• Don’t break eye contact. For, let’s say, a week, do not break eye contact with other people before they do it. This is easiest with friends because you know them and it is much harder with strangers, especially if they look intimidating. Simply look people in the eye when speaking to them and do not look away until they have done so first. If you get caught up in a staring contest, okay, more uncomfortable, but simply force yourself to continue. When passing other people on the street, create eye contact and keep it until they look away. If you happen to look at someone that also doesn’t want to break eye contact (maybe they’re also going through the comfort challenges), a simple smile goes a long way to defuse the situation. A stare-down is an aggressive display, so you better smile if you don’t want to fight.

There are also some other valuable comfort challenges in the book, but I found these three most empowering.

The whole point of this entire paragraph is that you force yourself to do the things you want to do, despite having pressure from your peers.


One significant source of anxiety is good old fear of authority. It does make sense: when you’re conditioned to respect authority for some 18 or 20 years, sometimes even more (that is, from your birth to the time you break away from your parents) you usually have this authority-respecting neural pathway really well trodden. That is simply a way you operate. Many studies have shown that grown up people behave like authority fearing children – one of the most noted was the Milgram experiment.

This might be the most difficult to solve because we have a lot stacked against us:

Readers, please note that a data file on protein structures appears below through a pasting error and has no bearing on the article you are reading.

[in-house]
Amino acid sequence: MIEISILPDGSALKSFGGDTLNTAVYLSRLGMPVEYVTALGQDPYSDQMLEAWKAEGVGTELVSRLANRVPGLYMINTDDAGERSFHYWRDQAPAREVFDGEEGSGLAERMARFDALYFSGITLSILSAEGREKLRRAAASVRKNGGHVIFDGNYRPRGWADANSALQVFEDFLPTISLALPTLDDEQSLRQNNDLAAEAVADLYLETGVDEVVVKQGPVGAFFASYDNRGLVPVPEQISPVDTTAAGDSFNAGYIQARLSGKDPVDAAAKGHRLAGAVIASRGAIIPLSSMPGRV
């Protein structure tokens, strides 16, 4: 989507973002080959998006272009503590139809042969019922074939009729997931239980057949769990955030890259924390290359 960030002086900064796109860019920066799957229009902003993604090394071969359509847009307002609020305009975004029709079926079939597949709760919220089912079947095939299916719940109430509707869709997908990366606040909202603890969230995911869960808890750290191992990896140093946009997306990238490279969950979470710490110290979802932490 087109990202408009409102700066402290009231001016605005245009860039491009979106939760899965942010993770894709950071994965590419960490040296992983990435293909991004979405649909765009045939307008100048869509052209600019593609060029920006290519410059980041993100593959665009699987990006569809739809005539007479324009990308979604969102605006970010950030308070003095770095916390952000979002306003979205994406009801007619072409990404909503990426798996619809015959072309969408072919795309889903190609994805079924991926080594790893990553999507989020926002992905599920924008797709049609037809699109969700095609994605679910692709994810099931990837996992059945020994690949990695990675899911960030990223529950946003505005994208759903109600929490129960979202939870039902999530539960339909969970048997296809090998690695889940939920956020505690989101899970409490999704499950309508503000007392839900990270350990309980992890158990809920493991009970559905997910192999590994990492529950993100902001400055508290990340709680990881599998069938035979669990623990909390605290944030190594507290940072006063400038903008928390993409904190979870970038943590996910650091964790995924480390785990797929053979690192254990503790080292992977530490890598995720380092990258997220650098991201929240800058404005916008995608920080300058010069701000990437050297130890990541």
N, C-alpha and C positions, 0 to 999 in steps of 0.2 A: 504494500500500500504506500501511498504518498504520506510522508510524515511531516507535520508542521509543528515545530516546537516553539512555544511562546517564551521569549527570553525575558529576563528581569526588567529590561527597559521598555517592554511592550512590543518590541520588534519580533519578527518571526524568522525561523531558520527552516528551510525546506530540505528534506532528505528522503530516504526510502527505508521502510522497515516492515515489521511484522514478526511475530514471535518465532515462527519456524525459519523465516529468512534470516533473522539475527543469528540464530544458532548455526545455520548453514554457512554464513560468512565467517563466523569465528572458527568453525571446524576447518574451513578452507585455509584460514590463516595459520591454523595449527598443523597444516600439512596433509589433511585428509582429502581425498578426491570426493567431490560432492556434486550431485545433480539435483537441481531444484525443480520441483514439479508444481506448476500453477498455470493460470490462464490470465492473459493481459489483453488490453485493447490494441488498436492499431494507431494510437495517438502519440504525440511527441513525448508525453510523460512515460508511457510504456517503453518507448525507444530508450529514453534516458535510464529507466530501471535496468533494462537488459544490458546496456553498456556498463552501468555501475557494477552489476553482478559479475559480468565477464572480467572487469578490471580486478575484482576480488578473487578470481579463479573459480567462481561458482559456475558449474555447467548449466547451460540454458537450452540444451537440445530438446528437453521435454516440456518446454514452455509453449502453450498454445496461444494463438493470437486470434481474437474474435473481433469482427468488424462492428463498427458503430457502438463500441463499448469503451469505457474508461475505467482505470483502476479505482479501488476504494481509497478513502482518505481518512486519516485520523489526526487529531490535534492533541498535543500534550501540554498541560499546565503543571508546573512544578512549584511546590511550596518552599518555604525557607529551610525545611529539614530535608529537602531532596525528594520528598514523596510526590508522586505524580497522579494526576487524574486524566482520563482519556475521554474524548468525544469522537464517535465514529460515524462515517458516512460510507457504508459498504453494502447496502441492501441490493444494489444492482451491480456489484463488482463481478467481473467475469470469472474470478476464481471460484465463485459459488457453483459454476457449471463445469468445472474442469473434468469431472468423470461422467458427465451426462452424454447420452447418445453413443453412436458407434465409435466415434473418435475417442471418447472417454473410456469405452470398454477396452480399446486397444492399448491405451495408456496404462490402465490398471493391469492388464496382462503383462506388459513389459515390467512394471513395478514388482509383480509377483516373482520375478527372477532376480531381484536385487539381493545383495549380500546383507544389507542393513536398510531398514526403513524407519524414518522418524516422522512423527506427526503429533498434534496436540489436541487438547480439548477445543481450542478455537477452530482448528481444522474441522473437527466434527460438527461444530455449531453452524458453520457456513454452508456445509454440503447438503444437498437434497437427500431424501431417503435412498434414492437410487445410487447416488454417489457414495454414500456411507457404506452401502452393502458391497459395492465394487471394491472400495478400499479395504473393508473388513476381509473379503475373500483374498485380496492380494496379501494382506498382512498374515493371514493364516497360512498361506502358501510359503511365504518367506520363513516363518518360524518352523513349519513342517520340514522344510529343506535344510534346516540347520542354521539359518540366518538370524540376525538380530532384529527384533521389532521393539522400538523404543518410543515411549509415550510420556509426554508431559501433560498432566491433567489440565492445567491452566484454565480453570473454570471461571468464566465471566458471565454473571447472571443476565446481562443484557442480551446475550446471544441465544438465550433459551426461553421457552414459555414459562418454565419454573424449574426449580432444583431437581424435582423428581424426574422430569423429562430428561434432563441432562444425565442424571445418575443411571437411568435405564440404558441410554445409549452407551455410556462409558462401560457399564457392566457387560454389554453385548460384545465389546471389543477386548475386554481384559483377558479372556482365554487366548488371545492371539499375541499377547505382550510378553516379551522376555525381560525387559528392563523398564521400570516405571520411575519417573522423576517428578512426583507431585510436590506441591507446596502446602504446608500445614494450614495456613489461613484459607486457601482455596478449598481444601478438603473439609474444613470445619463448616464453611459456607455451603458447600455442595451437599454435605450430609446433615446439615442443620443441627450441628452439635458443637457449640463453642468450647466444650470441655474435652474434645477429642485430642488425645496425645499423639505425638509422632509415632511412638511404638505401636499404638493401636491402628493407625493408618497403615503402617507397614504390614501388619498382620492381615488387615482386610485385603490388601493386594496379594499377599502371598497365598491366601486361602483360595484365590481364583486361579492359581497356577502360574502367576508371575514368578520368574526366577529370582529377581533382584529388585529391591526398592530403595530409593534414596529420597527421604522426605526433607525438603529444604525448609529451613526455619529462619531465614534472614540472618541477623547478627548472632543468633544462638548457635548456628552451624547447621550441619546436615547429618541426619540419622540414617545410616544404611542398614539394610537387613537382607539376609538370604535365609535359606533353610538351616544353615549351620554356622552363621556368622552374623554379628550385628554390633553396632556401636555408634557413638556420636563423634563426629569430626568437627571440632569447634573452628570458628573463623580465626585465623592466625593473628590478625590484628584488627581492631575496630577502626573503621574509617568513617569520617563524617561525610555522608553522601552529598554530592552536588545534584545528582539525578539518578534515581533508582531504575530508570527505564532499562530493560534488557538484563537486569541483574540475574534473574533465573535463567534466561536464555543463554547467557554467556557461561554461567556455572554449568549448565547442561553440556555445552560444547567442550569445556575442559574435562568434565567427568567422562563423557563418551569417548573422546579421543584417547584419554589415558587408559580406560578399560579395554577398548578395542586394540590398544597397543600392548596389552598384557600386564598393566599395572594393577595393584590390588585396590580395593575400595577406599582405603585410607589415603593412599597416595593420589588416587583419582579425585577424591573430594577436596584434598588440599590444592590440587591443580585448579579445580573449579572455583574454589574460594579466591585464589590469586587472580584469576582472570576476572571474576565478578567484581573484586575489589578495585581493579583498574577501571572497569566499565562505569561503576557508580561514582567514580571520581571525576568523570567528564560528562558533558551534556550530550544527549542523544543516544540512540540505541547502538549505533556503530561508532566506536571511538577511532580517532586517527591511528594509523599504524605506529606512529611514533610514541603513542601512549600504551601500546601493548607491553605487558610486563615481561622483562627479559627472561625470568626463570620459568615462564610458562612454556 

• Firstly, you simply have some 20 years of psychological conditioning to respect authority, and to make matters worse, this conditioning takes place during a very receptive part of one’s life. You might not have had authoritative parents, but there was still a time you ate what you were given, you read what you were given, you did what you were told to do, you went to bed when you were told… Authority doesn’t have to mean a whip or a stick. It can simply mean that you didn’t get to decide about your life.
  • Victim mentality or victim mode. This is related to the previous point. Victim mode is a mode of thought in which a person doesn’t feel like he or she is in control. The best way that I can think of to explain what victim mentality is, is this: it’s when life happens to you, instead of you happening to life. A victim mode person will usually not feel empowered enough to fight authority.
  • Pure unawareness. Oftentimes, people don’t even know that they have issues with regards to authority. This goes to the lack of awareness we’ll touch upon in the following paragraphs.

What’s good is that we already have a partial solution: anxiety from authority is just another type of anxiety from the tribe. You can use the solutions from the previous paragraph and it’ll get us a long way, but you have to get specific in addressing your problems – how to get rid of fear of authority.